“It can make for some amazing moments and highlights. I don’t know if you need to put any added risk out there to do more than one.”
Peters wins Trucks
Timothy Peters won the Truck Series race at Talladega Superspeedway for the second consecutive year.
Peters was second on the final restart Saturday after a multi-truck accident caused a stoppage of 15 minutes for the track to be cleaned. Brandon Jones got a terrific jump as the leader but he pulled too far away from the line of trucks behind him in the bottom lane.
It allowed Peters, in the top lane, to catch Jones and pull past Jones for the lead. Then Spencer Gallagher tried to duck down and attempt to pass Peters, but he was hooked by John Wes Townley to bring out a race-ending caution.
NASCAR said this week it would only make one attempt to finish both the truck race and the Sprint Cup Series race on Sunday under green, which didn’t bother Peters at all.
“It was still intense, I wasn’t going to celebrate until I saw the checkered flag and the truck was completely across the line,” Peters said. “It really was no different with one (green-white-checkered flag) attempt versus three. Everybody was maybe a tad more aggressive.”
Peters became the third driver in series history to win consecutive races at Talladega, joining Todd Bodine (2007, 2008) and Kyle Busch (2009, 2010).
Jones finished second and was followed by Mason Mingus, Erik Jones and Tyler Reddick.
Erik Jones, who began the day with a four-point lead in the series standings over Matt Crafton, now leads Reddick by 18 points.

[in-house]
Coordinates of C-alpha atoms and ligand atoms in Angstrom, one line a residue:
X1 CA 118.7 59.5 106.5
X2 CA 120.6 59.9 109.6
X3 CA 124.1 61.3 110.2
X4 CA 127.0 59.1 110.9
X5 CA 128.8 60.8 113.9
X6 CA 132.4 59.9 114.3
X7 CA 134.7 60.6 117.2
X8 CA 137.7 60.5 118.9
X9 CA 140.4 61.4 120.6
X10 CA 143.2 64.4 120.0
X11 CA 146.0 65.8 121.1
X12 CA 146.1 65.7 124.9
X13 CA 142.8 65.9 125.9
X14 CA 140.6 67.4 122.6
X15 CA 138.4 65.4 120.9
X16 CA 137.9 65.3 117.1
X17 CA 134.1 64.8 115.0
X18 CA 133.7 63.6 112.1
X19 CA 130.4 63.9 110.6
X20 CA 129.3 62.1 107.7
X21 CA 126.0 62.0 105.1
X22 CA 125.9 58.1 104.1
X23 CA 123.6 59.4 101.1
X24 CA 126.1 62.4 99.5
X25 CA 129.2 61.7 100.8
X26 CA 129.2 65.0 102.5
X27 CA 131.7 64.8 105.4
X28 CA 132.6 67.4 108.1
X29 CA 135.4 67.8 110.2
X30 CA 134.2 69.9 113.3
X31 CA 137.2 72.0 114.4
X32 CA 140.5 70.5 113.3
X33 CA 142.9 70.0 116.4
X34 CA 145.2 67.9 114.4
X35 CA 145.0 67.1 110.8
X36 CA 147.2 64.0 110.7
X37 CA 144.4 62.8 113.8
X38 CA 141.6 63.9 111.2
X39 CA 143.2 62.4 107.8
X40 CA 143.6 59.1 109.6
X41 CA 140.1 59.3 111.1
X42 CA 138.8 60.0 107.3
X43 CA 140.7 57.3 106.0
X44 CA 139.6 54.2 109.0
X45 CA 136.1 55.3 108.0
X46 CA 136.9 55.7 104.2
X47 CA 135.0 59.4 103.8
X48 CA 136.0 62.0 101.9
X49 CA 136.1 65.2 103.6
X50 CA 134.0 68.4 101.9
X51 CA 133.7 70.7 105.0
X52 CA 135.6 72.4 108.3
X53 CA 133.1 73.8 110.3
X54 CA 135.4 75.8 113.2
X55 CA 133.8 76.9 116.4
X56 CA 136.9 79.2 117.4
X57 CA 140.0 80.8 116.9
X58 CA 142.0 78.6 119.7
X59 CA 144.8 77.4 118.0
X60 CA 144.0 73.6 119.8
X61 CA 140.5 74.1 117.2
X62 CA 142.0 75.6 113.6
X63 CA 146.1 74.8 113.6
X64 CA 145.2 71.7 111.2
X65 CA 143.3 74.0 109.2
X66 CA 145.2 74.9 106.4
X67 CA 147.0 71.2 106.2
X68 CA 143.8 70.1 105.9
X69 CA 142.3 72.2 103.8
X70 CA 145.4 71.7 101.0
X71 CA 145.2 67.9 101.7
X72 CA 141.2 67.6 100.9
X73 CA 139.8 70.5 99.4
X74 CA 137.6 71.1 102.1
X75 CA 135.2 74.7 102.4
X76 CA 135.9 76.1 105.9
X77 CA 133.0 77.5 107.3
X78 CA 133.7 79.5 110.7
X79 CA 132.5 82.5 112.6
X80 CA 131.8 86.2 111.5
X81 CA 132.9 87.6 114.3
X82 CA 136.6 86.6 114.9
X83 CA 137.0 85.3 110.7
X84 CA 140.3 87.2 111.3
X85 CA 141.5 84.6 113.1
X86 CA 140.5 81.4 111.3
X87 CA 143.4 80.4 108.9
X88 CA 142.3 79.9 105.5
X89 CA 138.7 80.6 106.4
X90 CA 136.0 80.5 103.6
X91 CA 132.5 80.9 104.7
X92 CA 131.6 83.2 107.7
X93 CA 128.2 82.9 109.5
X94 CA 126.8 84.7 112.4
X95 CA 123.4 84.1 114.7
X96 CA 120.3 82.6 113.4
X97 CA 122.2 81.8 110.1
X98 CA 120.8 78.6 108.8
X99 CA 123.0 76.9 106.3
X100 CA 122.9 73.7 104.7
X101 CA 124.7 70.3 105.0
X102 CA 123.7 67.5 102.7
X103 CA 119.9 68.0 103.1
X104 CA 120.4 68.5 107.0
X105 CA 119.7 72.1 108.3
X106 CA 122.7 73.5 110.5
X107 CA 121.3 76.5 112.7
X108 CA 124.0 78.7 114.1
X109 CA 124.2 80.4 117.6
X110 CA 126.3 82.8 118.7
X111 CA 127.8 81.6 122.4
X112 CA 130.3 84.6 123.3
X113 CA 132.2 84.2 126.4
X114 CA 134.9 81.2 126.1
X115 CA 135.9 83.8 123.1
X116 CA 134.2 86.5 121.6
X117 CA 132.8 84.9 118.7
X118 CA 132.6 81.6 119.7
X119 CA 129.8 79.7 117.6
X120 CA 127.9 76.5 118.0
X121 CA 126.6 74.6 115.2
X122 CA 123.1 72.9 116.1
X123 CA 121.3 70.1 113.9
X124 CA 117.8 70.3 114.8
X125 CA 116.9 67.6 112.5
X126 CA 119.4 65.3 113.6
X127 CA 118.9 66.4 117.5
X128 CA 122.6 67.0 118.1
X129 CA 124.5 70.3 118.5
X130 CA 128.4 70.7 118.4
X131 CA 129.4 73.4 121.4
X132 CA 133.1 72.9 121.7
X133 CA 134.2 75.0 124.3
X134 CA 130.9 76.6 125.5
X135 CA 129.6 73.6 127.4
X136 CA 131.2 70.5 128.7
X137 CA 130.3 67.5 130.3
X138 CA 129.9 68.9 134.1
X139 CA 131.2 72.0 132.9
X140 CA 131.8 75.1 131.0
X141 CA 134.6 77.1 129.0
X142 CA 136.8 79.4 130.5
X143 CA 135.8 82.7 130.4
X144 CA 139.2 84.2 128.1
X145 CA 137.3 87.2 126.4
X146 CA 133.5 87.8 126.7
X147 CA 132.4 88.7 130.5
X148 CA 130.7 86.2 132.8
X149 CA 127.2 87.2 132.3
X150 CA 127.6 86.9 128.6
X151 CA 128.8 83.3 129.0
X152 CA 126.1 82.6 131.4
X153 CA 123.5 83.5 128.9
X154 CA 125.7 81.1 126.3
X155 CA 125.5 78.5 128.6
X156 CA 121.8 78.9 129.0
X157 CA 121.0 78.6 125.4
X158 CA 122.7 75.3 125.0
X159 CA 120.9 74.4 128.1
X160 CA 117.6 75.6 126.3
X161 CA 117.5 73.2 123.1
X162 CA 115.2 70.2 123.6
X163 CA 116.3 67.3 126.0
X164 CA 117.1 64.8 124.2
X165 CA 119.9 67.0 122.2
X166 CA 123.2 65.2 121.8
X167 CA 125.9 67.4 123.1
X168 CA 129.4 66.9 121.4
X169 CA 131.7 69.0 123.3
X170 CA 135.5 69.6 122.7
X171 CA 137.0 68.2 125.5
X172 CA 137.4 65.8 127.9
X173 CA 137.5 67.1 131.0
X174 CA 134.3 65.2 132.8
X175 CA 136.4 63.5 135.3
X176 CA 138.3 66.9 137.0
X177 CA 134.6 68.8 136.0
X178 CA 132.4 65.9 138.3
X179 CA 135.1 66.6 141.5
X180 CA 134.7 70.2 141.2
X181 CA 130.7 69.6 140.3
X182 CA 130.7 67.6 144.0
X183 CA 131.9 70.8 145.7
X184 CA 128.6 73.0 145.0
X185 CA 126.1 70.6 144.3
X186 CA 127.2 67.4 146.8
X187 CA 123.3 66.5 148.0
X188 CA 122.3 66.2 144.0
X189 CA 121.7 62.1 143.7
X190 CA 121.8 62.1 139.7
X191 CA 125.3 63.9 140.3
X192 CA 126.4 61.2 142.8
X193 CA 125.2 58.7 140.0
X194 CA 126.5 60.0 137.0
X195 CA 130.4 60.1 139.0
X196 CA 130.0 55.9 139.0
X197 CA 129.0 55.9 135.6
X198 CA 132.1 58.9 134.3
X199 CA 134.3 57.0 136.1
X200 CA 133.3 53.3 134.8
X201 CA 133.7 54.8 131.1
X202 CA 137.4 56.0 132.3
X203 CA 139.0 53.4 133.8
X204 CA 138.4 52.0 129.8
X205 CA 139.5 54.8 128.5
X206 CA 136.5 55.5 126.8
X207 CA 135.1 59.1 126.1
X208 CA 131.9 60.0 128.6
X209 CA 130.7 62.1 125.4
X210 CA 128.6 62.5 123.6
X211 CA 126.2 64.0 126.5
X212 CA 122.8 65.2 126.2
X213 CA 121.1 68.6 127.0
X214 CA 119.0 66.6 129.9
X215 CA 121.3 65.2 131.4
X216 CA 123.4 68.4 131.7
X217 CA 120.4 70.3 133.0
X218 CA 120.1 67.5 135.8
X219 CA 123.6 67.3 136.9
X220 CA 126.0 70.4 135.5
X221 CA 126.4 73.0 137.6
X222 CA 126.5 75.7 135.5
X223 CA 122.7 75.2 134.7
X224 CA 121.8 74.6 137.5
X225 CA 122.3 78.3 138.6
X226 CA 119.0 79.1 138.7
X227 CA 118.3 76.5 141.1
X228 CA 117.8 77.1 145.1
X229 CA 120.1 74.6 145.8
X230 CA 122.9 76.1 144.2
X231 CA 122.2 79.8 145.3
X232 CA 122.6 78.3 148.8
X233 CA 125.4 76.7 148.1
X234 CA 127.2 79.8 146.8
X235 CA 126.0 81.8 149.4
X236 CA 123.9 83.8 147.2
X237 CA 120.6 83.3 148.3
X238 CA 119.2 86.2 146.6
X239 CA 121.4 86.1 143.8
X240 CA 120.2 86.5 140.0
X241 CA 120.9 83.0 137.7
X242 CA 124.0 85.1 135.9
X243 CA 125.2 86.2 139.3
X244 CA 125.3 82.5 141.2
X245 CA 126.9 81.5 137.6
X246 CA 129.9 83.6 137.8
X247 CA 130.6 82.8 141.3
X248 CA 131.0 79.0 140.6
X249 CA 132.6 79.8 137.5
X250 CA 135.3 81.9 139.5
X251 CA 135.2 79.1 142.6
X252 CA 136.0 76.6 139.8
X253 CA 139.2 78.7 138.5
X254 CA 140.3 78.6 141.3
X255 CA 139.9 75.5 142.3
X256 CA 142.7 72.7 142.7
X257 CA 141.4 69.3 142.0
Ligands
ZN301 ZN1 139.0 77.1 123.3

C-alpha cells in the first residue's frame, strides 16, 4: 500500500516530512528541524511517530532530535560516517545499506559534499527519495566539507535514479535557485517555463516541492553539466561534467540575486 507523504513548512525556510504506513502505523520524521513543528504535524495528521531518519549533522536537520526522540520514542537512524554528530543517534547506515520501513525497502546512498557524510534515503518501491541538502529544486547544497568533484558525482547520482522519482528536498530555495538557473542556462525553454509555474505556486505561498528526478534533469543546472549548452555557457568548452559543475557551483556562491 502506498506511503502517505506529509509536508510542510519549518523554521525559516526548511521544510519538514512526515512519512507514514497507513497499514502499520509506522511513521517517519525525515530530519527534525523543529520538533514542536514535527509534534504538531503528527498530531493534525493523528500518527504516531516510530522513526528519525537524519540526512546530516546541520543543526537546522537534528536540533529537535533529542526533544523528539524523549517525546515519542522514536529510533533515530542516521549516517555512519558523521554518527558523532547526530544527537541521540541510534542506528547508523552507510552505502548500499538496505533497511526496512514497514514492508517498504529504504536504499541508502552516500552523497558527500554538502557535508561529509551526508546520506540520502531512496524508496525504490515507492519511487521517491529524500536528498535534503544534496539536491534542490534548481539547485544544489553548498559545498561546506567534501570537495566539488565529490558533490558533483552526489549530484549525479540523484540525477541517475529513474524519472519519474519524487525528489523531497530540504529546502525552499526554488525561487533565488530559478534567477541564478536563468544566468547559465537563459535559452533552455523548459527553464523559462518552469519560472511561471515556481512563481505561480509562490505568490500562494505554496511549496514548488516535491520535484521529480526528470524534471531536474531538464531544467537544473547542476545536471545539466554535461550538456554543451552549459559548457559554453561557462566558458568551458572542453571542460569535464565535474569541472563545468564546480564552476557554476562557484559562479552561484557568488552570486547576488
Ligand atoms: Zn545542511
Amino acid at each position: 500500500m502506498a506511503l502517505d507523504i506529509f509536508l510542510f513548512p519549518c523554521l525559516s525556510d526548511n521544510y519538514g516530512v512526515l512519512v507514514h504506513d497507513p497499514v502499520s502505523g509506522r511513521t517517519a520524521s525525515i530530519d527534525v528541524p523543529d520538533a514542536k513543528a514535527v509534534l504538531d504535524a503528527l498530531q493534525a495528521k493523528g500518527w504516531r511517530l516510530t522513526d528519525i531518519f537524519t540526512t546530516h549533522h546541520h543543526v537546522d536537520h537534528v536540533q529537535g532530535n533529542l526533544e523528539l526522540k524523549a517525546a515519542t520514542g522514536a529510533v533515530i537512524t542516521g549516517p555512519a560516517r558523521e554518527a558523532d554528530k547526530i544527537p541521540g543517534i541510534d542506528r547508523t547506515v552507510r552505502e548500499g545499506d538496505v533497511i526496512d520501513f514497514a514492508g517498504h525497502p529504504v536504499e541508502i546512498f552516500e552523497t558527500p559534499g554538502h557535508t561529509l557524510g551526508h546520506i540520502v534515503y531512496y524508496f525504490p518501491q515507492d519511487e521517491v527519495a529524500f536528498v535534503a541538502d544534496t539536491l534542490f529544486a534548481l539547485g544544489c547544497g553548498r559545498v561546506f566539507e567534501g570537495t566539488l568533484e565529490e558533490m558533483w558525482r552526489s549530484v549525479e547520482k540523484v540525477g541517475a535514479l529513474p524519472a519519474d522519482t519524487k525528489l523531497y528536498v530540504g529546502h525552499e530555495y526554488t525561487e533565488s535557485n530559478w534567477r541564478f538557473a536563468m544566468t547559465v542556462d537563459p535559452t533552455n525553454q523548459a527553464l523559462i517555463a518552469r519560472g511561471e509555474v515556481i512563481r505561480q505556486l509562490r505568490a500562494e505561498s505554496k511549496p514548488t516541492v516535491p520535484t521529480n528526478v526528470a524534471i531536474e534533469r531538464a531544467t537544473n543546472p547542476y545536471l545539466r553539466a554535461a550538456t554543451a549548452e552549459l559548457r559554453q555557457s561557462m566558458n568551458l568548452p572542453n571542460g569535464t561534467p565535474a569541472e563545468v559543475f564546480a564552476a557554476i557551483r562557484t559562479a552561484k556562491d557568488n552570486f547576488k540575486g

Crafton, the two-time defending series champion, dropped to third in the standings after multiple issues in the race. He also was included in the late wreck and finished 24th. There are four races left this season and Crafton now trails Erik Jones by 23 points.
Brian Keselowski made his Truck Series debut driving for younger brother Brad Keselowski and had a shot at the win until he ran out of gas as the field was headed to the overtime green-white-checkered restart. He was third at the time, but had led 11 laps and was in contention for the win the entire race.
He wound up a disappointing 17th.
“I’m emotional,” he said. “I’m really proud of how we ran. I’m disappointed that it was probably my only chance. We’ll see how it works out.”
Rain pushes GP qualifying to Sunday
Lewis Hamilton slipped and skidded around the Circuit of the Americas, then retreated to the Mercedes garage.
That’s where he could stay dry, watch the weather radar and plan for what he hopes will be a final charge to the Formula One championship at the United States Grand Prix at Austin, Texas.
Hamilton posted the fastest time in Saturday’s final practice session as another day of harsh weather pounded the track with torrential rain. Then he and other drivers waited through a three-hour delay before race officials postponed qualifying until a rare Sunday morning session before the scheduled afternoon race.
For Hamilton, that means not knowing yet if he’ll start from pole position on the track where he has won two of the last three years. Another win Sunday could clinch his second world title in two years and third overall.
“Hopefully, the weather will back off a bit,” Hamilton said “Let’s hope for a better day. Sunshine would be great.”
Sunday will be just the fourth time since 2004 and first since 2013 that Formula One has used race-day qualifying.
The 30-year-old Hamilton won his first world championship in 2008 driving for McLaren. His recent domination with Mercedes already has claimed 20 victories and nine other podium finishes the past two years with four races left this season.
Hamilton has a 66-point lead over Ferrari’s Sebastian Vettel in the driver standings. He’ll win the championship if he outscores Vettel by nine points and Mercedes teammate Nico Rosberg by two.
Vettel posted the second-fastest time in Saturday’s soggy practice. But while still mathematically in the title hunt with four races left, his chances of pushing it to Mexico City next week took a hit when Ferrari fitted his car with a fifth engine, one over the season limit. That drew a 10-spot grid penalty for Sunday’s start.